Texas is among the worst states in the country for children, according to a report released Tuesday by the Annie E. Casey Foundation, a national nonprofit.
The annual report ranked Texas 43rd on its scale of overall child well-being, slightly worse than the state’s showing of 41st in 2015. A quarter of the state’s children live in poverty, compared to 22 percent of children nationally. The state was tied with Alaska for the highest percentage of children without health insurance — 11 percent, compared to the national rate of 6 percent.
According to the Center for Public Policy Priorities, that figure is likely a reflection of the high uninsured rate among Texas adults, because most kids share their parents' insurance status. In Texas, Latino children are especially likely to lack health insurance: 15 percent lack insurance, compared to 7 percent of white and black children.
The Lone Star State was also in the bottom half of states for all four indicators that comprised the overall scale: 33rd for economic well-being; 32nd for education; 38th for health; and 47th for family and community, which took into account the number of children in single-parent homes, the number whose parents lack a high school diploma, and the number who live in high-poverty areas, as well as the rate of teen births.
The state’s child population grew faster than almost any other between 2000 and 2010, due to a combination of immigration and migration within the U.S.
A new report says that judges on state courts nationwide are disproportionately white and male, and Texas is no exception.
The report from the American Constitution Society for Law and Policy is based on the research of two law professors, Tracey E. George and Albert H. Yoon, who looked at the race, ethnicity, and gender of 10,000 sitting state court judges. The report gave Texas a D grade and ranked it 22nd among states for how closely its state judges reflect the diversity of its population.
Instead, she threw her support behind New Jersey Rep. Rodney Frelinghuysen, who outranks her in seniority.
Granger will likely have another shot at the chairmanship in six years, thanks to the House Republican term-limit rules on committee chairs.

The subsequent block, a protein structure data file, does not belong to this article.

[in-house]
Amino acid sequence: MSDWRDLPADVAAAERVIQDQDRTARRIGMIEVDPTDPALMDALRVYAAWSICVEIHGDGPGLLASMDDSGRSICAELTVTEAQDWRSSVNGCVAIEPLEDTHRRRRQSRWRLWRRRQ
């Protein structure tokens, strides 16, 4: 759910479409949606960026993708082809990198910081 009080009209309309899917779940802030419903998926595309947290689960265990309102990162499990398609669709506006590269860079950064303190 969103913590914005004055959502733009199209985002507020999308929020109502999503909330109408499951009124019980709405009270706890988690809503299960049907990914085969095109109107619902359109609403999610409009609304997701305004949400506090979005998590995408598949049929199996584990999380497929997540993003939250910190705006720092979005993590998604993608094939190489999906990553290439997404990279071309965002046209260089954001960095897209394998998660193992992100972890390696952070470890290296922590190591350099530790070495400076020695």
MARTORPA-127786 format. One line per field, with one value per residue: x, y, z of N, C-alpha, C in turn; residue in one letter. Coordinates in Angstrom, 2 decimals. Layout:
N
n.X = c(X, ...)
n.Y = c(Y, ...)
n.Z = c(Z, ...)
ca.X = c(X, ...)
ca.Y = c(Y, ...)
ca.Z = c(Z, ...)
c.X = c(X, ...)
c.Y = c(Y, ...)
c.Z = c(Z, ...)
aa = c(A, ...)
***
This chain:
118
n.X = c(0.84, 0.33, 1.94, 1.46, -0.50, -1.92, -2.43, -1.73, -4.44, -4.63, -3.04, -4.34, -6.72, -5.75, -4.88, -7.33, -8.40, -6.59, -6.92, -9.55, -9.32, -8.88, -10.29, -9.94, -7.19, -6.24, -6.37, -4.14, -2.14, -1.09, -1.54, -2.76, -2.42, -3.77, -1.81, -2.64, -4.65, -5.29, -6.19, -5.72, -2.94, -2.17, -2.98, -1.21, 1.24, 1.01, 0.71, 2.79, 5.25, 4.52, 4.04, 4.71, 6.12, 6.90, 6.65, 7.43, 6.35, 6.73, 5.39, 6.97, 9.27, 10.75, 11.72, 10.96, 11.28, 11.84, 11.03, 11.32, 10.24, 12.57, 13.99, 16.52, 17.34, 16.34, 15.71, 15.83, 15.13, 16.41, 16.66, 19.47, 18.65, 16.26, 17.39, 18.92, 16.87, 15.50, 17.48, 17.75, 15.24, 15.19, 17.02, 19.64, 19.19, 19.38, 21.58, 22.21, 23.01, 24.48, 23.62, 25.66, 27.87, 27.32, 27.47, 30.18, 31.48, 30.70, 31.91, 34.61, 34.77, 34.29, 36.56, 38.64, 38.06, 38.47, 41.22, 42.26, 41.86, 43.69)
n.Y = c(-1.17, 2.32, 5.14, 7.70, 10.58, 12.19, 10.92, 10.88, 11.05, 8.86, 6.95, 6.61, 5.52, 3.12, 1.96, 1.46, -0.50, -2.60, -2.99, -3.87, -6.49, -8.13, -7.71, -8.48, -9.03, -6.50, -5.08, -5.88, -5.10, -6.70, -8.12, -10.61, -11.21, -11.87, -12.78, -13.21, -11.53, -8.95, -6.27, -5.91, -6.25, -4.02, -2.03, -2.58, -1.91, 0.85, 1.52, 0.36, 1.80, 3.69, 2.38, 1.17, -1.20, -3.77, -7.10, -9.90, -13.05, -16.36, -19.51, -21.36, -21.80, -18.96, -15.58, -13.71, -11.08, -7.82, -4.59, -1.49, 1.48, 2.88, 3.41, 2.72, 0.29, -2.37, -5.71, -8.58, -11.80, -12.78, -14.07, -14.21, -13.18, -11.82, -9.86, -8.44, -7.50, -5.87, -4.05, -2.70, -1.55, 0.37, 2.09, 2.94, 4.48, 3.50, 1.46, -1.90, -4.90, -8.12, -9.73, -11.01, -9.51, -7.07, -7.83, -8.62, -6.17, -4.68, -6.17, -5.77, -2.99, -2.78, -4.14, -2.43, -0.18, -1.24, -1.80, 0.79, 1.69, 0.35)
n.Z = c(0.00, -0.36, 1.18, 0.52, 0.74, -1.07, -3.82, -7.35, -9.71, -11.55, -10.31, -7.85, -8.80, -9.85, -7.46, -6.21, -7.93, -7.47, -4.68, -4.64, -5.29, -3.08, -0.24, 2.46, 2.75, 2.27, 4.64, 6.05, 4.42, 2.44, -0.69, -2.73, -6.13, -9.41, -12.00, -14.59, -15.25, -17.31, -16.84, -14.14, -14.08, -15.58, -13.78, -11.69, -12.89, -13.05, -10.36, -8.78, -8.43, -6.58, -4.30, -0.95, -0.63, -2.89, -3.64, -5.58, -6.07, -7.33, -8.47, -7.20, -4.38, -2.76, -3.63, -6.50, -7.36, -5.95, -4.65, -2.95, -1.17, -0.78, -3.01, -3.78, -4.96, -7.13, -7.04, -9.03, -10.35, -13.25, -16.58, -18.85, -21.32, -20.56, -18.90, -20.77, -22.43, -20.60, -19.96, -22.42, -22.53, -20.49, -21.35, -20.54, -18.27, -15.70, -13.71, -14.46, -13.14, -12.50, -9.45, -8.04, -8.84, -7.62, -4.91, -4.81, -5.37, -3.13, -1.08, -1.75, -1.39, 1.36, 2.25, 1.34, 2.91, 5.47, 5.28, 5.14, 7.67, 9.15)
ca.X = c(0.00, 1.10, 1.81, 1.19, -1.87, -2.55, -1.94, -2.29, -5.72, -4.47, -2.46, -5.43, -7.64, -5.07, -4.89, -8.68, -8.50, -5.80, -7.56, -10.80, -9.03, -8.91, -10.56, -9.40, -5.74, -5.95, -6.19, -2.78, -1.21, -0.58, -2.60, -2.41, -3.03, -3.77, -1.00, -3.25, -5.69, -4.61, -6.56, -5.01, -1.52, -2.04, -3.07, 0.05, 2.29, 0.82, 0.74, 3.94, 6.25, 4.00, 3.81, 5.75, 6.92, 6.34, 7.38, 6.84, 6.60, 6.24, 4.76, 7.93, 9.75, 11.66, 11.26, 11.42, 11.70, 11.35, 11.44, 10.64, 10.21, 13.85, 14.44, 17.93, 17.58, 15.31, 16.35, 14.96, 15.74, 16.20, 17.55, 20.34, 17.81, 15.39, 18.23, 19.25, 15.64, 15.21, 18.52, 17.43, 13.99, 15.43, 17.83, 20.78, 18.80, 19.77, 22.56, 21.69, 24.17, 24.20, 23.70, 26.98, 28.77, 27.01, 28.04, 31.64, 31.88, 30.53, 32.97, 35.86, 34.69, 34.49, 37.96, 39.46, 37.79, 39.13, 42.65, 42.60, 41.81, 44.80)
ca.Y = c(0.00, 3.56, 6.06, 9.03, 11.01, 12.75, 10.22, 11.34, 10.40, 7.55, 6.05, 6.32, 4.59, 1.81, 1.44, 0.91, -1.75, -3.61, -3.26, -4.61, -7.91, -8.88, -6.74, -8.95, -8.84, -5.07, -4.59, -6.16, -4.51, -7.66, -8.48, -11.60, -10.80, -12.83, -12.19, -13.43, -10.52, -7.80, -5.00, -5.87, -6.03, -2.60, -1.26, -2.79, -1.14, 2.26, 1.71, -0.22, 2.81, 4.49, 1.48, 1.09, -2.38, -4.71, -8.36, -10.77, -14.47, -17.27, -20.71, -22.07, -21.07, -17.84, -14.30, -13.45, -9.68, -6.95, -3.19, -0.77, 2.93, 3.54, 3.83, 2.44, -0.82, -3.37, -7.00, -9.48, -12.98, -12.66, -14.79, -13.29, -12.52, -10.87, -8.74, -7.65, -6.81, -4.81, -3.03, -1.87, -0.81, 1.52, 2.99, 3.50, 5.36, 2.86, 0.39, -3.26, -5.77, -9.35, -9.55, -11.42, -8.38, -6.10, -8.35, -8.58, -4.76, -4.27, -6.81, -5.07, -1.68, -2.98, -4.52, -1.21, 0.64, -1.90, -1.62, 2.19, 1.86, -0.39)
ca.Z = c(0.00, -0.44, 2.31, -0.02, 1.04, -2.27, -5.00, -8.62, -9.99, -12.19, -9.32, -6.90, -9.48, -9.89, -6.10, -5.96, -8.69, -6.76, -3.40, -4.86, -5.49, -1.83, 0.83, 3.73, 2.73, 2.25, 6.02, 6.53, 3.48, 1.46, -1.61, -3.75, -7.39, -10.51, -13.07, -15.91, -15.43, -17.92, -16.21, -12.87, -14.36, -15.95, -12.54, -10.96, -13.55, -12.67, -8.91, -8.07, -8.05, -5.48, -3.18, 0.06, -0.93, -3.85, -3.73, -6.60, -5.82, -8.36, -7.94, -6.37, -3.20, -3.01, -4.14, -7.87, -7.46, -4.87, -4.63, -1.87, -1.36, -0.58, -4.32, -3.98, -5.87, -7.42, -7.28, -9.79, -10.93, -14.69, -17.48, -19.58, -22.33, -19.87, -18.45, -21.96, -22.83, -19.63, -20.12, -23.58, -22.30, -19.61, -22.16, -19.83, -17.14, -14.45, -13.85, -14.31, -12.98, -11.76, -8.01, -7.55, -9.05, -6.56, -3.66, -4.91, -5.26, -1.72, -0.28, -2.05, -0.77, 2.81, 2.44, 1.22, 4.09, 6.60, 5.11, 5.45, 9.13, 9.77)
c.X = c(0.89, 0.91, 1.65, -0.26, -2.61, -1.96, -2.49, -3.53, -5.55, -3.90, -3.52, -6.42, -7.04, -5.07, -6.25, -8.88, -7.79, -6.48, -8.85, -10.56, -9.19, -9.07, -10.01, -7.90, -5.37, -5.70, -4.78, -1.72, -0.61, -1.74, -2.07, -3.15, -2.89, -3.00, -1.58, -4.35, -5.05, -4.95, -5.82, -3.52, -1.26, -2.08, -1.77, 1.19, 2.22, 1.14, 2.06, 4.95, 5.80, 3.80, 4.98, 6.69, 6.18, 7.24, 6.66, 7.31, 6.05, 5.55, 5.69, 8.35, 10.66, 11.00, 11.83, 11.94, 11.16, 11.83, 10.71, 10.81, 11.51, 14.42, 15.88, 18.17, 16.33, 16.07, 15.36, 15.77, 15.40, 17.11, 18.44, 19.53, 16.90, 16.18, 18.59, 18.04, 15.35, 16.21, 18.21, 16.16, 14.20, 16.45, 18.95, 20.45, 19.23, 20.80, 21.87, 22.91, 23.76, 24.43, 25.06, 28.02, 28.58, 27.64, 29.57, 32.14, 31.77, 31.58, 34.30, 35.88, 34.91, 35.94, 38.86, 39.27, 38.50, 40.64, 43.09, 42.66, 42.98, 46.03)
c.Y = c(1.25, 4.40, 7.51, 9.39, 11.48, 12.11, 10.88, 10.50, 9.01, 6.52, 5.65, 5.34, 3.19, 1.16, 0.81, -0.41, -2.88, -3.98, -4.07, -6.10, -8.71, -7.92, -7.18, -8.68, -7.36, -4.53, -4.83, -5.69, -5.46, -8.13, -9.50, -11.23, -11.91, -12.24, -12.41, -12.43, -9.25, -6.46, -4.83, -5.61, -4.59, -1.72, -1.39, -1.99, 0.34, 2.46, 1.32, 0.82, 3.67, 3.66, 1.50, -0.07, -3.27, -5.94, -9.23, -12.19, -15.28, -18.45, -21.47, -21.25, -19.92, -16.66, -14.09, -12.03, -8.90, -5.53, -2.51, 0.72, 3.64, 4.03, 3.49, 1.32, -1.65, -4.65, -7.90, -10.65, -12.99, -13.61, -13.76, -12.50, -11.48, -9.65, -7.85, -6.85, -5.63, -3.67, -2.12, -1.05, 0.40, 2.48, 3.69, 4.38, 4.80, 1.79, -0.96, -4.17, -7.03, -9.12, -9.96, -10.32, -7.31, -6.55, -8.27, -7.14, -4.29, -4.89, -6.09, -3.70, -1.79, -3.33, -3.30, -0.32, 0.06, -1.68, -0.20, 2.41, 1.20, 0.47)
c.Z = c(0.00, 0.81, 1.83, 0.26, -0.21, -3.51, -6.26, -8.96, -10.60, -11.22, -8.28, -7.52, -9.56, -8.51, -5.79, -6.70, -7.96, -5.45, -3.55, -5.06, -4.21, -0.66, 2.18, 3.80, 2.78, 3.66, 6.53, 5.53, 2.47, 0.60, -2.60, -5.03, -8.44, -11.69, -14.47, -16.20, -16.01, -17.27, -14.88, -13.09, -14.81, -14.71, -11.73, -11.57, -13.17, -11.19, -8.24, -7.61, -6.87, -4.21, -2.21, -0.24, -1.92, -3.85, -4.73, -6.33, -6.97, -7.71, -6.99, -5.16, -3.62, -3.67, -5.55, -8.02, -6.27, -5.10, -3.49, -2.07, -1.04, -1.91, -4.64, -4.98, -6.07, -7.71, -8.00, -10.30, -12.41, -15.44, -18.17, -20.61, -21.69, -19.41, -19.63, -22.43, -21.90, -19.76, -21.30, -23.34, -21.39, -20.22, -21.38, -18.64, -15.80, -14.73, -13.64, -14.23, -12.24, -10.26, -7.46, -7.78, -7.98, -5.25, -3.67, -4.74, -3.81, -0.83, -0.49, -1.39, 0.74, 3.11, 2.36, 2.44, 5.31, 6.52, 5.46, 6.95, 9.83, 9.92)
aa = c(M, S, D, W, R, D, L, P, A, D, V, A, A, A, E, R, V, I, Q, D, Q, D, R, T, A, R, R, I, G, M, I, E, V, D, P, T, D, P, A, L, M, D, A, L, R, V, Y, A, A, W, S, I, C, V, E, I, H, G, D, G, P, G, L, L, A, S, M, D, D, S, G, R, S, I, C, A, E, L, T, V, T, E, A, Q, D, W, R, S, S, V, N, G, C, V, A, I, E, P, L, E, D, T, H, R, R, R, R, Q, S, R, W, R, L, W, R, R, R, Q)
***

Her fellow Republicans consider her a powerful behind-the-scenes player in House politics. She will continue to have a serious shot at the Appropriations chairmanship — one of the most coveted positions in the House — if the position opens up again. That will most likely happen in six years, assuming Republicans continue to control the House and the next chairman exits in the next round of chairman term limits.
She will, however, be closing in on 80 years old at the time, and could be mulling retiring from Congress by then.
Granger’s trajectory is important to the state. Currently, seven Texans hold chairmanships in the House. But they will begin to cycle out in the coming years thanks to that term-limit rule.
Granger is currently the Texan best positioned for a future chairmanship.
A group of 20 state lawmakers filed an amicus brief Tuesday in a lawsuit challenging the city of Laredo's plastic bag ban.
State Rep. Matt Rinaldi, R-Irving, argued in the brief that the ordinance violates the state's health and safety code. A lower court previously ruled that the bag ban does not violate state law.
"Cities need to understand that the Legislature can and will step in when authority delegated to them by the sovereign state of Texas has been abused to restrict liberty and constrain the free flow of commerce," Rinaldi said in a statement.
The conservative advocacy group Americans for Prosperity-Texas is supporting a lawsuit against the city of Austin over an ordinance that regulates short-term rental units.
Specifically, the ordinance prohibits guests staying in short-term rental units from hosting "outdoor assemblies" during certain hours. AFP-Texas argued in a news release that the regulation effectively prevents guests from holding "backyard birthday parties, summer barbeques, or games of pickup basketball without risking thousands of dollars in fines."
In a statement, the group's state director, Jerome Greener, called the ordinance an "unconstitutional violation of the rights of property owners in Austin."
Texas Democratic Party officials are planning on using Donald Trump's controversial campaign rhetoric about women and immigrants to draw contrasts and unseat some House GOP incumbents who support the businessman's presidential bid.
Their remarks during a conference call on Wednesday came in response to a partisan poll the party released, which says that Hillary Clinton, the Democratic presumptive presidential nominee, is "poised to top" President Barack Obama's vote in 2008.
Even though the poll found Trump leading Clinton 37-29 percent, it said 52 percent of self-identified Republicans said they may vote for candidates not on the Republican ballot. Twenty-seven percent said they may not vote Republican because of their doubts about Trump.
“The poll suggests that Texas is a single digit state, and we see it offers [an opportunity] to win down-ballot races," said state Rep. Donna Howard, D-Austin, who predicted that Democrats could win about three seats in the North Texas area.
"It's not suggesting we'll be a swing state, but it's setting us up for the long-run,” she added.
Leland Beatty, an Austin-based pollster, conducted the poll. Nine hundred and ninety-eight people, a random sample of Texas voters balanced to the likely 2016 general election turnout, were surveyed on June 13 and 14. It has a 3.1 percent margin of error.
Disclosure: The Center for Public Policy Priorities has been a financial sponsor of The Texas Tribune. A complete list of Tribune donors and sponsors can be viewed here.